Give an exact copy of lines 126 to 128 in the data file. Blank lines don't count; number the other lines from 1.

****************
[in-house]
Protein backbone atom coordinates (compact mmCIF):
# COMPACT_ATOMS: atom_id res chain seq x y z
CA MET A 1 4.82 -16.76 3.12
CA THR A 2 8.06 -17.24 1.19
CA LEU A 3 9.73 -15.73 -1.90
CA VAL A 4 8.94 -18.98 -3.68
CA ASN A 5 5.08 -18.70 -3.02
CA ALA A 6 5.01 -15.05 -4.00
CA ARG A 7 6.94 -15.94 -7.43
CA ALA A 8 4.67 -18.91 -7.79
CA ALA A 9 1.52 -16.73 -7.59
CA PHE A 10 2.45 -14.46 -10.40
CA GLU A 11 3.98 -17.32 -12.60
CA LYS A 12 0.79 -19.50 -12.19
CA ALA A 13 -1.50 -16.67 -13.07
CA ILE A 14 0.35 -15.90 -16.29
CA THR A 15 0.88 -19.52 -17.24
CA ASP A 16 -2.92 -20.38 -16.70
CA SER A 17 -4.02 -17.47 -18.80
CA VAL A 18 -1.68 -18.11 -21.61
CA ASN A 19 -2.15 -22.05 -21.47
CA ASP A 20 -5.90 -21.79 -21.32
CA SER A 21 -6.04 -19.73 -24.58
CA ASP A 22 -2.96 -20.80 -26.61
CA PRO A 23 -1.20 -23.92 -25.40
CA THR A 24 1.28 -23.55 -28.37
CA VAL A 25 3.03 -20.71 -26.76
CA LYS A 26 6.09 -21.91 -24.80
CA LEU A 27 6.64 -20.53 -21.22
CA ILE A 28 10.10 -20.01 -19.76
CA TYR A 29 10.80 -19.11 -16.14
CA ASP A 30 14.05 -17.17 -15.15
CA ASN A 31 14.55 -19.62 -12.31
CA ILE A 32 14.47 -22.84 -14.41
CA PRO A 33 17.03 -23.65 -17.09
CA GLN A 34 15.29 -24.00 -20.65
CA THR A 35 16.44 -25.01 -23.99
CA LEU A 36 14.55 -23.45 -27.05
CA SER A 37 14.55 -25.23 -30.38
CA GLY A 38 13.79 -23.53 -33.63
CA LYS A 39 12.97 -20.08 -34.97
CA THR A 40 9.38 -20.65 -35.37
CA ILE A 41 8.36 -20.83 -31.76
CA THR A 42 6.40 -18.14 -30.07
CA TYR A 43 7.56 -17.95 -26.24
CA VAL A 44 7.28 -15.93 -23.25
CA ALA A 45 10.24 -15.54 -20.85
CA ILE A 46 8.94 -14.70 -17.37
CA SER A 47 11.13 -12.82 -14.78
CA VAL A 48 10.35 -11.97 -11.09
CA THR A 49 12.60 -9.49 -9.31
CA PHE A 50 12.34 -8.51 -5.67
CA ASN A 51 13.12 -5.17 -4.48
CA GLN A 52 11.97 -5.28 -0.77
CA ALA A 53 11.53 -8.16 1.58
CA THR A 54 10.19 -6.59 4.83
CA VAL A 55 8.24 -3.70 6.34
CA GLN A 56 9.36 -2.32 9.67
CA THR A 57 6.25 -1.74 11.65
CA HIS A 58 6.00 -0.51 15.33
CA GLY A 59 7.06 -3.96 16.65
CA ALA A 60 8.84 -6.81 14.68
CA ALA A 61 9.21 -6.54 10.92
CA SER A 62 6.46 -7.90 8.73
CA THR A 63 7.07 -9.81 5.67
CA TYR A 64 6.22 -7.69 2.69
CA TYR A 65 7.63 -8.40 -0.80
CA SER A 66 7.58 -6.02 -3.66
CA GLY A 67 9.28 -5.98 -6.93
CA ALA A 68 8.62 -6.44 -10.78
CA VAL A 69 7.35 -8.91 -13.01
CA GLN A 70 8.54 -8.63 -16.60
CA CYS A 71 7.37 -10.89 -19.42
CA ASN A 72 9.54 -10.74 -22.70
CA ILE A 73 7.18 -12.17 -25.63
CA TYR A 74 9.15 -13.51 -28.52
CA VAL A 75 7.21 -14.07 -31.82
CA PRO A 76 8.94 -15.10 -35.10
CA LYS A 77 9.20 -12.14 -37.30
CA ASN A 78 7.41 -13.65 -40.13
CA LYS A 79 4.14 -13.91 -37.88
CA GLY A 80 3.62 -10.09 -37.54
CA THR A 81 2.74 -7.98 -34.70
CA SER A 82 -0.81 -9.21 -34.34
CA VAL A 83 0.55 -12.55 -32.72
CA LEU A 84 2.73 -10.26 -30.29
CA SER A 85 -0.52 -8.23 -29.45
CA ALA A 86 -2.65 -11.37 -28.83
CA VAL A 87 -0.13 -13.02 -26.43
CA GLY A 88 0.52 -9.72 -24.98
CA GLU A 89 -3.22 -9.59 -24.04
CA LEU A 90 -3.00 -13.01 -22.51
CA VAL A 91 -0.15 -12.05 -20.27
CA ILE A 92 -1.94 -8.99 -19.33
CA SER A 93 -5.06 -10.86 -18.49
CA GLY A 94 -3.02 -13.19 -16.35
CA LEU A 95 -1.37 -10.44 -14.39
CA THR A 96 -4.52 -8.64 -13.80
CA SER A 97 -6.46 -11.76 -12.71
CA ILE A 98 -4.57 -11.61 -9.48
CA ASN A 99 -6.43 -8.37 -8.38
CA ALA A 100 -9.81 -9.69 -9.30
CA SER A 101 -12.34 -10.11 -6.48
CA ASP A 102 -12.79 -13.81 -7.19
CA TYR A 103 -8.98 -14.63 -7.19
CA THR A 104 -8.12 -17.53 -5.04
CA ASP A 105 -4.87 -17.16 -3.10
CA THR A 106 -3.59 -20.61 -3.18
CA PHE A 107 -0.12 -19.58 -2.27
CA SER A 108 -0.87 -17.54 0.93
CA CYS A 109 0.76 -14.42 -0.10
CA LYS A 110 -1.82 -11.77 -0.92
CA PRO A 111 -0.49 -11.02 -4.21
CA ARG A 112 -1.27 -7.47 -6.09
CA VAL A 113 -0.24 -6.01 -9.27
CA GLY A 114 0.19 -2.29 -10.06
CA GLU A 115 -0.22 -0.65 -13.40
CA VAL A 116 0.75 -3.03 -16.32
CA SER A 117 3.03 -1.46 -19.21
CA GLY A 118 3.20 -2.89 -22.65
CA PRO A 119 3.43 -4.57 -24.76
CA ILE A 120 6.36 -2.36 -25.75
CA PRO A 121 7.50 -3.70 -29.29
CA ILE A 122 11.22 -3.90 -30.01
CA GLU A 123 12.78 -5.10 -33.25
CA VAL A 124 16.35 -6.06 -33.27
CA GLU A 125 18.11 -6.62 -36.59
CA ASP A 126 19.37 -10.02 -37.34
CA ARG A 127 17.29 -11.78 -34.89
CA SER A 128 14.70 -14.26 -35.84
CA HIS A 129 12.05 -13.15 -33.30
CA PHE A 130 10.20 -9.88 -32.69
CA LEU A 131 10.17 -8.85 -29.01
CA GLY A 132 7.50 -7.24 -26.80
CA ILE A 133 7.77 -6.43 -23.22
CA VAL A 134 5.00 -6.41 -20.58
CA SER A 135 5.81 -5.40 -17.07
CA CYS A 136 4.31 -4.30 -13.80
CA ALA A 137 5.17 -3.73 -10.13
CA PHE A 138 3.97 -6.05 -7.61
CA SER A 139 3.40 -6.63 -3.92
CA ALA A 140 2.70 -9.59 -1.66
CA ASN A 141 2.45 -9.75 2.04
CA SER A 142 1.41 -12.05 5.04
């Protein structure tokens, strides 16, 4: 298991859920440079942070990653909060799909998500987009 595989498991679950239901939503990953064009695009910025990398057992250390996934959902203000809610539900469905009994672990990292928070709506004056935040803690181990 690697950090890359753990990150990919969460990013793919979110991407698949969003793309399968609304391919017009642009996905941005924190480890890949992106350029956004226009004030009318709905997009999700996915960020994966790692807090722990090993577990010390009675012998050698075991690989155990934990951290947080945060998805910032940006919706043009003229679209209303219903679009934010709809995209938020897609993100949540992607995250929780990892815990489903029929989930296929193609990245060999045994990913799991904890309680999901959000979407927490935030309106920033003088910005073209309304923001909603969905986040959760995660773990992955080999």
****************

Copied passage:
CA GLU A 123 12.78 -5.10 -33.25
CA VAL A 124 16.35 -6.06 -33.27
CA GLU A 125 18.11 -6.62 -36.59